Pixabay/Frantisek_Krejci.

“I have some wear and tear on my carpet, and my vacate date is coming up. Will money have to be taken out of my bond to cover this? Where is the line drawn on what’s fair wear and tear after two years in a property?” Tenant, NSW

We asked Webbs Real Estate Senior Property Manager Amy Johnson for her advice.

“Wear and tear is a widely debated topic among property managers and tenants alike,” Amy said.

“When looking at issues at the vacate inspection, I generally consider if the tenant could have reasonably avoided the damage (or ‘wear’).”

“To use carpet as an example, if the carpet shows signs of pulls in the fabric from a cat sharpening its claws or significant staining from spills during the tenancy, the tenant could have avoided the damage.”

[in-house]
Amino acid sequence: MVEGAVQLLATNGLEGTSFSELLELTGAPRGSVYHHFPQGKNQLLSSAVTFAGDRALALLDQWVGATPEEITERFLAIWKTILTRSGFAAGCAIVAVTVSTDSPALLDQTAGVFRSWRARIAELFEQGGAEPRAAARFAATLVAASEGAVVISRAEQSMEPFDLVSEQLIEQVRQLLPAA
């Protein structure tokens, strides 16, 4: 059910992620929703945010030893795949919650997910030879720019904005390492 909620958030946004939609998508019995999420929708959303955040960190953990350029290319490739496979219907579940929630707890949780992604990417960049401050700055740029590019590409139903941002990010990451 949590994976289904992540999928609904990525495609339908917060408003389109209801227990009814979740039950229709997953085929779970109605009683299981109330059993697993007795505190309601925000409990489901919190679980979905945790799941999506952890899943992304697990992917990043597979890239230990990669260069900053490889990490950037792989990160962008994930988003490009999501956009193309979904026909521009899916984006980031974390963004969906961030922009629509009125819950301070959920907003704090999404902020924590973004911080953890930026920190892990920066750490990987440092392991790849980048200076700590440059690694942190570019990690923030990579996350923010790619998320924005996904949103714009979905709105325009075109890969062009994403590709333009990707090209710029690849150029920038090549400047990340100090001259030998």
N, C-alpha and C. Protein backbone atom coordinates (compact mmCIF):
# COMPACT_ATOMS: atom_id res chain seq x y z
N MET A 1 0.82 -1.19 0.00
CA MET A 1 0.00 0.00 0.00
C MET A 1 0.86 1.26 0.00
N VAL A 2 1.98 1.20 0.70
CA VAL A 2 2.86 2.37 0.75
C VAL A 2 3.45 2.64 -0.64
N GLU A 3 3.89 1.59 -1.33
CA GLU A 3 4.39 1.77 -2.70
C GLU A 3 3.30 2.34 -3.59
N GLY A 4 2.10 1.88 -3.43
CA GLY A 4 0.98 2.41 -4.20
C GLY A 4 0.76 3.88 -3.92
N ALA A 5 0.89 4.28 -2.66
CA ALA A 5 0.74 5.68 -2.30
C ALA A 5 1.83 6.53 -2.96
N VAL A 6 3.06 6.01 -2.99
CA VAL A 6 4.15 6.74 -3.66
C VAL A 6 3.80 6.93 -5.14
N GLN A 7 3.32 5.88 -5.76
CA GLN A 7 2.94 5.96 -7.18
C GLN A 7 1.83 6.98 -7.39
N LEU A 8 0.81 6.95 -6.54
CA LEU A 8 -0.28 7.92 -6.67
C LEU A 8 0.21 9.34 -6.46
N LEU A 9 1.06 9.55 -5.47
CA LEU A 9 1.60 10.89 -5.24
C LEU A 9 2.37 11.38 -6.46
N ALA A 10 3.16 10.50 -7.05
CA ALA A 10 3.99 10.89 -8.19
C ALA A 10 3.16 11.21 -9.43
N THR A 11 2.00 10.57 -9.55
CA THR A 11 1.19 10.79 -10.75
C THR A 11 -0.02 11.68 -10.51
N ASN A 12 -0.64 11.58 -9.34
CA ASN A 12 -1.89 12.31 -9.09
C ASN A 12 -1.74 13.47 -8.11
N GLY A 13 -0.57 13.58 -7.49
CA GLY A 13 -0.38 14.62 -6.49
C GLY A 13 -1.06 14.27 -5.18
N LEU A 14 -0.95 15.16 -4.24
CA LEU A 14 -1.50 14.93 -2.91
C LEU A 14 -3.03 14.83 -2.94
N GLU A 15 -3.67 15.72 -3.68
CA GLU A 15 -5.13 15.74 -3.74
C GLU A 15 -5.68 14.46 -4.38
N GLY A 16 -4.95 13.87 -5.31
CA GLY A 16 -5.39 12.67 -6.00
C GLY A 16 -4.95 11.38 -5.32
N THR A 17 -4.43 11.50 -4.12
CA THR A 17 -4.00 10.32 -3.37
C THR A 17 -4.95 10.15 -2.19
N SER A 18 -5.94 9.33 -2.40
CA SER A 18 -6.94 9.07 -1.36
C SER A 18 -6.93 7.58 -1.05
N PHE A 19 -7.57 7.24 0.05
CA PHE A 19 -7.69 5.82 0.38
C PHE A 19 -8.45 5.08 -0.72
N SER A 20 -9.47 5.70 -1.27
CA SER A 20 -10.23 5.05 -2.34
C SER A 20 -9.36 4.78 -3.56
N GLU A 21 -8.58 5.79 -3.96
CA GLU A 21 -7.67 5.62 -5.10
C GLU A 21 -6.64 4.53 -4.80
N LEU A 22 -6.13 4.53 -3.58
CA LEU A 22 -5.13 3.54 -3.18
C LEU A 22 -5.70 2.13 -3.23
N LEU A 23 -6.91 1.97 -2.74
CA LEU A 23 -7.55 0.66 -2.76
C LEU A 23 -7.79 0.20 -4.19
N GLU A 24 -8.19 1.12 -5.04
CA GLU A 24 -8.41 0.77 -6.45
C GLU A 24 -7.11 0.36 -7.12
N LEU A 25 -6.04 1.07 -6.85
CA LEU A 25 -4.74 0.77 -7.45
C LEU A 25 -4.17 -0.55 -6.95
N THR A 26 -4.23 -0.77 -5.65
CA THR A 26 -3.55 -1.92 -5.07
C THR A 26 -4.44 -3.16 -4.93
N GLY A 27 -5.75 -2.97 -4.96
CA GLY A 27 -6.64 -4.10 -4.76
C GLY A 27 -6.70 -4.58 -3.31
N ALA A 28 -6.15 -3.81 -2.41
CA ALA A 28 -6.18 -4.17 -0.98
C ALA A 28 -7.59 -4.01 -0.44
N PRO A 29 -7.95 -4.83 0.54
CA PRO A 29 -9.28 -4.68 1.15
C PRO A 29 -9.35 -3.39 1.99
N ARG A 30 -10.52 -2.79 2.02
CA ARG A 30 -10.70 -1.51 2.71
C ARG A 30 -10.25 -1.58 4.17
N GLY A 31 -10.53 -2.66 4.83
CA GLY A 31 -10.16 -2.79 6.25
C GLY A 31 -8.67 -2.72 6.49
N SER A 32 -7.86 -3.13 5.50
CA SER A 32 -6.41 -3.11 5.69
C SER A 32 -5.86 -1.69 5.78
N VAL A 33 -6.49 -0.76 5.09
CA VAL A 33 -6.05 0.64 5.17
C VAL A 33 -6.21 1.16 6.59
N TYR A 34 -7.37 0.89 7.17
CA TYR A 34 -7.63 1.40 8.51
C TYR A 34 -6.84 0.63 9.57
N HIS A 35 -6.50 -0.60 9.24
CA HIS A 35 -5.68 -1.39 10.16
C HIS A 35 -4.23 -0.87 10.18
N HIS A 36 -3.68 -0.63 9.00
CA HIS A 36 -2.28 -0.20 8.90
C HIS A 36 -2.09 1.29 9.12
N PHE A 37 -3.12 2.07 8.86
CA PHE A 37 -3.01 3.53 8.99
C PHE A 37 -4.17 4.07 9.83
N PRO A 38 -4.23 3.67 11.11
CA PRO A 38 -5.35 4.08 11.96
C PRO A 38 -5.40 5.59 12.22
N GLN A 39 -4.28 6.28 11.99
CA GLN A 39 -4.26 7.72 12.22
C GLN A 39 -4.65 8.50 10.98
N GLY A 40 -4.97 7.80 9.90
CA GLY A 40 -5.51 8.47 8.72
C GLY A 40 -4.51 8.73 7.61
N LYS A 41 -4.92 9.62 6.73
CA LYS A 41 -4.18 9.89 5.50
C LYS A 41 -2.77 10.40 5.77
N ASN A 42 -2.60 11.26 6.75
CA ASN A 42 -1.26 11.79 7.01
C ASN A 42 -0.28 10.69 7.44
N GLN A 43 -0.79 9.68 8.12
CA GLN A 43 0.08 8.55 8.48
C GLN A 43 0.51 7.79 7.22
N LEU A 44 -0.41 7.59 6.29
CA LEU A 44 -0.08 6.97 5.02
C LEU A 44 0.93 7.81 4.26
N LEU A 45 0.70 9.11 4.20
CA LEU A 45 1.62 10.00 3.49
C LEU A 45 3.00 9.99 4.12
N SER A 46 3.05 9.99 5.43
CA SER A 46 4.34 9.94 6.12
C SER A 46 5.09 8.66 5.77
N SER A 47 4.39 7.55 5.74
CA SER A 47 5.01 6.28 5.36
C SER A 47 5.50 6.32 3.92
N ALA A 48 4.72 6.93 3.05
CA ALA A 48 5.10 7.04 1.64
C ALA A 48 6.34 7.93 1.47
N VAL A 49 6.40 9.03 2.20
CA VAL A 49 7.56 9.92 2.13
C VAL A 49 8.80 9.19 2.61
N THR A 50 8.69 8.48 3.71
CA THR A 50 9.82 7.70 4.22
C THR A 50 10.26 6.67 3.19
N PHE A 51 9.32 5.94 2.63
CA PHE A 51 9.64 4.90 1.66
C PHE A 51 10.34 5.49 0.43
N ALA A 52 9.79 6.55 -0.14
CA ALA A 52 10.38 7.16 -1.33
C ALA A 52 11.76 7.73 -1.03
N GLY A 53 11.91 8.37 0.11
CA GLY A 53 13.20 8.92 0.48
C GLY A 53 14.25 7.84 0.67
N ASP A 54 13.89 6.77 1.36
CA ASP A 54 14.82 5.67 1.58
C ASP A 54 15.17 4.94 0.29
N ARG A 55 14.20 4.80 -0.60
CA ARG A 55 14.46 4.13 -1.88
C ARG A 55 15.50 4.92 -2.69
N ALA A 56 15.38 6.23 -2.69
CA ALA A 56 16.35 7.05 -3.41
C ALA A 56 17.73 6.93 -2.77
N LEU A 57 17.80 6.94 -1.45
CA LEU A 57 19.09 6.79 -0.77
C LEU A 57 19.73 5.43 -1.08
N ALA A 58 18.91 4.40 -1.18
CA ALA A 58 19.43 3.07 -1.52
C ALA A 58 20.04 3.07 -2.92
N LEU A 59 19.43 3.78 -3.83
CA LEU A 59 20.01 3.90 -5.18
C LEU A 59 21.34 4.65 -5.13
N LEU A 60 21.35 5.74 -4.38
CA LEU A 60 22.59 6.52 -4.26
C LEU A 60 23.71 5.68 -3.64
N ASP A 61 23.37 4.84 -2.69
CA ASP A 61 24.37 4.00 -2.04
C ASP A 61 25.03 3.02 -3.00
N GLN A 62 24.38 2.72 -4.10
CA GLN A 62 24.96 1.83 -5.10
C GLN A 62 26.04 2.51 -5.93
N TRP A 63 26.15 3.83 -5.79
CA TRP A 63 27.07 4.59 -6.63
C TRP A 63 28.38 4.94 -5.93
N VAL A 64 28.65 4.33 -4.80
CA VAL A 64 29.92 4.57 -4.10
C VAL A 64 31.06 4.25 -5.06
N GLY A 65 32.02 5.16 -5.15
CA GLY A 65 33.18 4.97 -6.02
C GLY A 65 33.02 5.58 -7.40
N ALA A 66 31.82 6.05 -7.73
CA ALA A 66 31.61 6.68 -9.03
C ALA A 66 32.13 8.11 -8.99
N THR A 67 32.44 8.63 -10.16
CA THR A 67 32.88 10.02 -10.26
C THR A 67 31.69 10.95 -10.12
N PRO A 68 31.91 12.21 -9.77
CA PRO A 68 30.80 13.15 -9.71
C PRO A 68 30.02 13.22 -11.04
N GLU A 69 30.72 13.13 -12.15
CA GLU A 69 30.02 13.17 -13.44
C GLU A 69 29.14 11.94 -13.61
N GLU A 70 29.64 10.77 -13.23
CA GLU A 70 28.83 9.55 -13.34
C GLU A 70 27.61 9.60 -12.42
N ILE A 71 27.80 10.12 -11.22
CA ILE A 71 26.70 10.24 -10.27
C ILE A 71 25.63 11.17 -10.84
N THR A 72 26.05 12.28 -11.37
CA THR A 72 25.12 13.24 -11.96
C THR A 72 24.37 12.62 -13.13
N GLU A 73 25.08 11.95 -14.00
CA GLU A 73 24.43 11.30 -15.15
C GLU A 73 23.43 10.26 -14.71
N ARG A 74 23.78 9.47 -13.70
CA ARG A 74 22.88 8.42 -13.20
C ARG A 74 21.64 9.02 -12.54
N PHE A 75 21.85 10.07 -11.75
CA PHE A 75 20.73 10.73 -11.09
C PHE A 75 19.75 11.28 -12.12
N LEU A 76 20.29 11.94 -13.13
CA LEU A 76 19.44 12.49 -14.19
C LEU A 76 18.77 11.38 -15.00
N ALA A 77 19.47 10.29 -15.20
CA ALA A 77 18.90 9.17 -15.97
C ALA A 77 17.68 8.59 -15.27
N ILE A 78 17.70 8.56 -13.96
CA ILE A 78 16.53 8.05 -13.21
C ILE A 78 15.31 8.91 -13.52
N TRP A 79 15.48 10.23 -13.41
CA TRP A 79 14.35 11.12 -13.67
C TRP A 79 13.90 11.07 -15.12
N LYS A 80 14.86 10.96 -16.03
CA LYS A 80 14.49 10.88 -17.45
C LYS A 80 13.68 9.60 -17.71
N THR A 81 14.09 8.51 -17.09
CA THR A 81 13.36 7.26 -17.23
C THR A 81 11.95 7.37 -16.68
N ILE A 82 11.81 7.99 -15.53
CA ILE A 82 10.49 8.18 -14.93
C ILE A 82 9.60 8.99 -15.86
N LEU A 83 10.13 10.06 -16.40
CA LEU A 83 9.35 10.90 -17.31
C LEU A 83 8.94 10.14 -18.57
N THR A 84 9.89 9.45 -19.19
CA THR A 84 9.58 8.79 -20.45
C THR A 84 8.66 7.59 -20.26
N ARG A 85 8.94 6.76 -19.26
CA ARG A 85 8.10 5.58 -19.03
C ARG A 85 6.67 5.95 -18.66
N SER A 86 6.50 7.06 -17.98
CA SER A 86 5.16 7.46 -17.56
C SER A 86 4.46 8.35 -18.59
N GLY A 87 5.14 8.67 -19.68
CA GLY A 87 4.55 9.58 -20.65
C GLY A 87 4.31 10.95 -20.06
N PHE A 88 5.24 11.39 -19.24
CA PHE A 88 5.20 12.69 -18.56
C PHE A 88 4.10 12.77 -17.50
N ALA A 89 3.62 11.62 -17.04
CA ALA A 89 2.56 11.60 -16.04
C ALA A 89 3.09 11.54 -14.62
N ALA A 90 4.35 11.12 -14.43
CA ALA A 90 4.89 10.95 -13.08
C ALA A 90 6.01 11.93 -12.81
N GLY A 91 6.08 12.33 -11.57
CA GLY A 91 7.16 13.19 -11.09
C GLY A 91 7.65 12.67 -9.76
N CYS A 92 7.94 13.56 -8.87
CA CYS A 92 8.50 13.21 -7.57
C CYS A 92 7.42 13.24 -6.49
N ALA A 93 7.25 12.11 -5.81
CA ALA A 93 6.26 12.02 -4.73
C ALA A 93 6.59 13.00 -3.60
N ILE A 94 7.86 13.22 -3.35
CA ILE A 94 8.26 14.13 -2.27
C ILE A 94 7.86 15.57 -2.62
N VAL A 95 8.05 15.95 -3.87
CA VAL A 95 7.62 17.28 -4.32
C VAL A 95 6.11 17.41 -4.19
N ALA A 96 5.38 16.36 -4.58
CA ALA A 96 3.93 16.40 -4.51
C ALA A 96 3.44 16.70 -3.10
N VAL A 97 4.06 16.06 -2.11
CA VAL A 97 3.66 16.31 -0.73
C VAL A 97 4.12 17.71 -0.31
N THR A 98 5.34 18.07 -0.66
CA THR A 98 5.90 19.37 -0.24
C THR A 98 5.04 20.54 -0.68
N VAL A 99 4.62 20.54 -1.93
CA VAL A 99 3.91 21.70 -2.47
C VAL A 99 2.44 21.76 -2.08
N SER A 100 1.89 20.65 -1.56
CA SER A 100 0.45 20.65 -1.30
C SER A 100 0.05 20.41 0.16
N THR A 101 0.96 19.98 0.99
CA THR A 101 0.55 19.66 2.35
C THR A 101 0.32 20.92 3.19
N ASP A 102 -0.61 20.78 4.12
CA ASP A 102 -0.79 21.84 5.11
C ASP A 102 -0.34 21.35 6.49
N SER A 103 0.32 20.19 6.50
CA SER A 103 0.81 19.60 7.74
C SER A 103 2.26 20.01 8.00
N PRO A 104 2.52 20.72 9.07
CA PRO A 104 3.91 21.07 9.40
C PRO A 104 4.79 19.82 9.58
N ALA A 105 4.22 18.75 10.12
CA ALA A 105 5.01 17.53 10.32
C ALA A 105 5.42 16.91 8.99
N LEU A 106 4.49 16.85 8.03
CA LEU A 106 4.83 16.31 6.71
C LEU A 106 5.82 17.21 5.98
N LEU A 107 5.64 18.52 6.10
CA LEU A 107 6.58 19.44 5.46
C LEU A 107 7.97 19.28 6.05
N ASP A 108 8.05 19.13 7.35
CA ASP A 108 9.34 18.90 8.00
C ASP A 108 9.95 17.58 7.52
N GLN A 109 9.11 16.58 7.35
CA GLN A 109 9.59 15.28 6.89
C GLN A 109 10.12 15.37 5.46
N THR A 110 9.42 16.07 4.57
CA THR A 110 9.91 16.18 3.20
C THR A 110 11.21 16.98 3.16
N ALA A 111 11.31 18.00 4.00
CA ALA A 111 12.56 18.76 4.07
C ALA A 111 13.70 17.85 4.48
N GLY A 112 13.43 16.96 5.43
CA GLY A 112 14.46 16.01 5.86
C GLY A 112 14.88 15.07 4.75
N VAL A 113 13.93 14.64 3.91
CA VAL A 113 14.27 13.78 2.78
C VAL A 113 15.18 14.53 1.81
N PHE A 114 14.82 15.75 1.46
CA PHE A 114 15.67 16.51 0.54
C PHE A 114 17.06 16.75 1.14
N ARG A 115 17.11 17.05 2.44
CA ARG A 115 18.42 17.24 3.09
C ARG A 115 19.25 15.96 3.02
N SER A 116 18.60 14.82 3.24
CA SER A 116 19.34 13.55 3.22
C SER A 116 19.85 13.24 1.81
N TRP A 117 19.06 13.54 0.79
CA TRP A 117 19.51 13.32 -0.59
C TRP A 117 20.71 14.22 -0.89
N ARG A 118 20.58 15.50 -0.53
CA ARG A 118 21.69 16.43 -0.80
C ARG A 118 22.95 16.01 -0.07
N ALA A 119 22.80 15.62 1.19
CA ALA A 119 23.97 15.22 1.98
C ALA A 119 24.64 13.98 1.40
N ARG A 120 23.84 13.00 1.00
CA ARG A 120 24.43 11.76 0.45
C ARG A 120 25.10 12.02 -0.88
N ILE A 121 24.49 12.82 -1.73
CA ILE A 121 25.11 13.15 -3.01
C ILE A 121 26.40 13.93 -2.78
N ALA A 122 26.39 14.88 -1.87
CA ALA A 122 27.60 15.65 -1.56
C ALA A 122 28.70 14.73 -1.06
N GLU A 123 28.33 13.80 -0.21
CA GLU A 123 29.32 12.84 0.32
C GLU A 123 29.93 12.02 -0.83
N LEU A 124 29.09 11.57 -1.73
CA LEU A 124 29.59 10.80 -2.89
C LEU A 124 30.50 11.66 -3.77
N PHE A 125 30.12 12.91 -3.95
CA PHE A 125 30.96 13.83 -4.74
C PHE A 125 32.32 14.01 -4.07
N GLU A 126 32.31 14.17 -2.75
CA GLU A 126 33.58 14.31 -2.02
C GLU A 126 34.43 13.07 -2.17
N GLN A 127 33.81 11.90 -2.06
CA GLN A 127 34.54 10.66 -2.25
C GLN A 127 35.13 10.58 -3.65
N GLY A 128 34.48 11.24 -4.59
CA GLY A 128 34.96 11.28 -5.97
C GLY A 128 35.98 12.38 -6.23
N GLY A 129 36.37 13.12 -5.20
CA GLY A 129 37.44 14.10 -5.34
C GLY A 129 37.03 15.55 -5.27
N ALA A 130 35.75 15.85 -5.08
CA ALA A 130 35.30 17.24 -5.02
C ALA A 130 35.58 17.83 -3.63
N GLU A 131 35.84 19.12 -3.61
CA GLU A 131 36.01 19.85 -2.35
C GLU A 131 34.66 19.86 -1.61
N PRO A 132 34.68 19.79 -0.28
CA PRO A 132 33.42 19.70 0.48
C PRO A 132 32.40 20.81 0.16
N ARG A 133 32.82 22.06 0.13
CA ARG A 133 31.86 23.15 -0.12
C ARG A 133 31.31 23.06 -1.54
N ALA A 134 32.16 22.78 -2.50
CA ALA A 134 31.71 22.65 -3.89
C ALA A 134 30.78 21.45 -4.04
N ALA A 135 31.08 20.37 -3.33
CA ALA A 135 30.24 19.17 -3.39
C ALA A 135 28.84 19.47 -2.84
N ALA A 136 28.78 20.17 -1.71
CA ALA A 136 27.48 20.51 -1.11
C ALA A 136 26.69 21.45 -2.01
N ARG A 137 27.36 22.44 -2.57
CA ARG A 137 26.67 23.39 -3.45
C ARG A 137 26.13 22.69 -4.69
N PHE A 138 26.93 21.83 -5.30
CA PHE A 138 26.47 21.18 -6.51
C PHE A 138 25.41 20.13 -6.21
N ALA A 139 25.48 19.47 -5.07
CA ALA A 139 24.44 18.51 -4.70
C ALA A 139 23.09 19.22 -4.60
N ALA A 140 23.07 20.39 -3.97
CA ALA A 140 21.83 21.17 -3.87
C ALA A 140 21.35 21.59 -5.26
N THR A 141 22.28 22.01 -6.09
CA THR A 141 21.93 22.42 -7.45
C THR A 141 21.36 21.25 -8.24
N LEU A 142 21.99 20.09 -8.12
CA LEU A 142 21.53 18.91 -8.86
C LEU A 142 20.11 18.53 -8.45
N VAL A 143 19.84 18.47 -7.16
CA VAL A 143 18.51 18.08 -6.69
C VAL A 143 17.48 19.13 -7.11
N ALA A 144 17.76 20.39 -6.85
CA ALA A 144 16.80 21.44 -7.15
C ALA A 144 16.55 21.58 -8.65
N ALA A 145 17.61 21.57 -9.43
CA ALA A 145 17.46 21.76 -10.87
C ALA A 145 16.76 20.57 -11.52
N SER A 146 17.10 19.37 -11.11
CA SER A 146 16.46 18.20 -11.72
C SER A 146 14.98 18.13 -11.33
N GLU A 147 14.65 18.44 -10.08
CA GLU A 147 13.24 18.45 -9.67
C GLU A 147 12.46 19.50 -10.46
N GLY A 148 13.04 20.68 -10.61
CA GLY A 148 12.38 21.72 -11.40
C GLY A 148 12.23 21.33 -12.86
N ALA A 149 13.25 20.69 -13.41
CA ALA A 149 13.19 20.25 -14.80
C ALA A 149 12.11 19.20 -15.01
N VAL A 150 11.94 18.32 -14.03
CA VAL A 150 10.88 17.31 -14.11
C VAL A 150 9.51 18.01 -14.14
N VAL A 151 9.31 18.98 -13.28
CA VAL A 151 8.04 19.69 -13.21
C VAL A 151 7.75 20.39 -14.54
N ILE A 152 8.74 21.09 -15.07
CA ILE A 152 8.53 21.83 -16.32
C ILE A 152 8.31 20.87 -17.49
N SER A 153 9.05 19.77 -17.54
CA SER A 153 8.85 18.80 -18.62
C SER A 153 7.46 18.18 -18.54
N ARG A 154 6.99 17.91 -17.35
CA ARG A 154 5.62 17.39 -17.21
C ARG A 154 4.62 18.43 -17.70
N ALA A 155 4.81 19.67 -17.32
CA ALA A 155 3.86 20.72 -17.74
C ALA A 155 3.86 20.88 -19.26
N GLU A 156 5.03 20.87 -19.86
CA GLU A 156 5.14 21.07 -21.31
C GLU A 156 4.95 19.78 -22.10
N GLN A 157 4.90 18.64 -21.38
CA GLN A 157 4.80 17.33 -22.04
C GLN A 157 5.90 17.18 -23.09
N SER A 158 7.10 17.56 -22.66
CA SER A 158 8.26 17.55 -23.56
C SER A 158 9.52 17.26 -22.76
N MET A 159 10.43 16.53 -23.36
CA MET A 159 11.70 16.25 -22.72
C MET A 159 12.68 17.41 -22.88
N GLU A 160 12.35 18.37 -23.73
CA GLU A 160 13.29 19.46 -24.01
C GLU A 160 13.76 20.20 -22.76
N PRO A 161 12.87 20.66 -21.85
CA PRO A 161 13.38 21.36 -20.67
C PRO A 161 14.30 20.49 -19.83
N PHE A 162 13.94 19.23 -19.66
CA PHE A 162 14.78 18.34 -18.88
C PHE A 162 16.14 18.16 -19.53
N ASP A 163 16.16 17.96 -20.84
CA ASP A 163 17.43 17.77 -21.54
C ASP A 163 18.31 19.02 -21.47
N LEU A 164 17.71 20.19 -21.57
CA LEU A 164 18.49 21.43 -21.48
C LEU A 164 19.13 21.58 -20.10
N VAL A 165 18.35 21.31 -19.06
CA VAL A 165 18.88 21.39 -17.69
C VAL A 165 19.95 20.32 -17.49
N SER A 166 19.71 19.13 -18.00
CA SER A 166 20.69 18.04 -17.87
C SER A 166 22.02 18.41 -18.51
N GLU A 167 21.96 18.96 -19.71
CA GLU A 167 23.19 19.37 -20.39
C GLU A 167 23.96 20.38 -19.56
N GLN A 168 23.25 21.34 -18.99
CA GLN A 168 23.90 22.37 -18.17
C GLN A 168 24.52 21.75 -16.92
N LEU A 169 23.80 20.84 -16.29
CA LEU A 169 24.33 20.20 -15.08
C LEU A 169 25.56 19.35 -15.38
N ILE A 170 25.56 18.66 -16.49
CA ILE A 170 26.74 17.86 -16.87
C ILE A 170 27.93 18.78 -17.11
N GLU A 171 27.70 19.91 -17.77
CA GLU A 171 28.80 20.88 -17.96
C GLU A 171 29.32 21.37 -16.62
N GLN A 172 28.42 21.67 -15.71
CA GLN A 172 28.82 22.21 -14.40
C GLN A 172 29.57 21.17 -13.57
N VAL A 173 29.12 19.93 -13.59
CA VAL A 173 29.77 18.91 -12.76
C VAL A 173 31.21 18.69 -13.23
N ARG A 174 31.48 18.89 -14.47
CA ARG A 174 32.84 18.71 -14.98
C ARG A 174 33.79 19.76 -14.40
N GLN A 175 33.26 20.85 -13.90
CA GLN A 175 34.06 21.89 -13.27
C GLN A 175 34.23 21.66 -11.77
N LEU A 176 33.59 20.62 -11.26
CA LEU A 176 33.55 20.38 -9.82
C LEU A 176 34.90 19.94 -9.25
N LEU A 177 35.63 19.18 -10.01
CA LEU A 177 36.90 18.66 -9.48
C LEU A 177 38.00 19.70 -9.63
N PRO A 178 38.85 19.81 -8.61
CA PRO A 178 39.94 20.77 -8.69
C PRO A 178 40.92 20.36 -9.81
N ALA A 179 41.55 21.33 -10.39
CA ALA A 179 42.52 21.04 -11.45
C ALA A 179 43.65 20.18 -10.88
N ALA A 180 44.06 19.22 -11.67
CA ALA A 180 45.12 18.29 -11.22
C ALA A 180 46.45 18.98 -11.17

“As such, I would not classify that as wear and tear.”

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“However,” Amy said, “if the issue is worn carpet in the main walkways through the house, or faded carpet made more clearly visible once the furniture has been removed, these should be considered as fair wear and tear.”

You can mediate any disputes regarding wear and tear and claims for the bond money at the NSW Civil and Administrative Tribunal (NCAT).

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Webbs Real Estate
Amy Johnson

Amy Johnson was the Senior Property Manager with Webbs Real Estate in Gloucester, New South Wales. Webbs Real Estate is an independent, rural and residential real estate agency, servicing the Gloucester district from Nowendoc in the north to Monkerai in the south.

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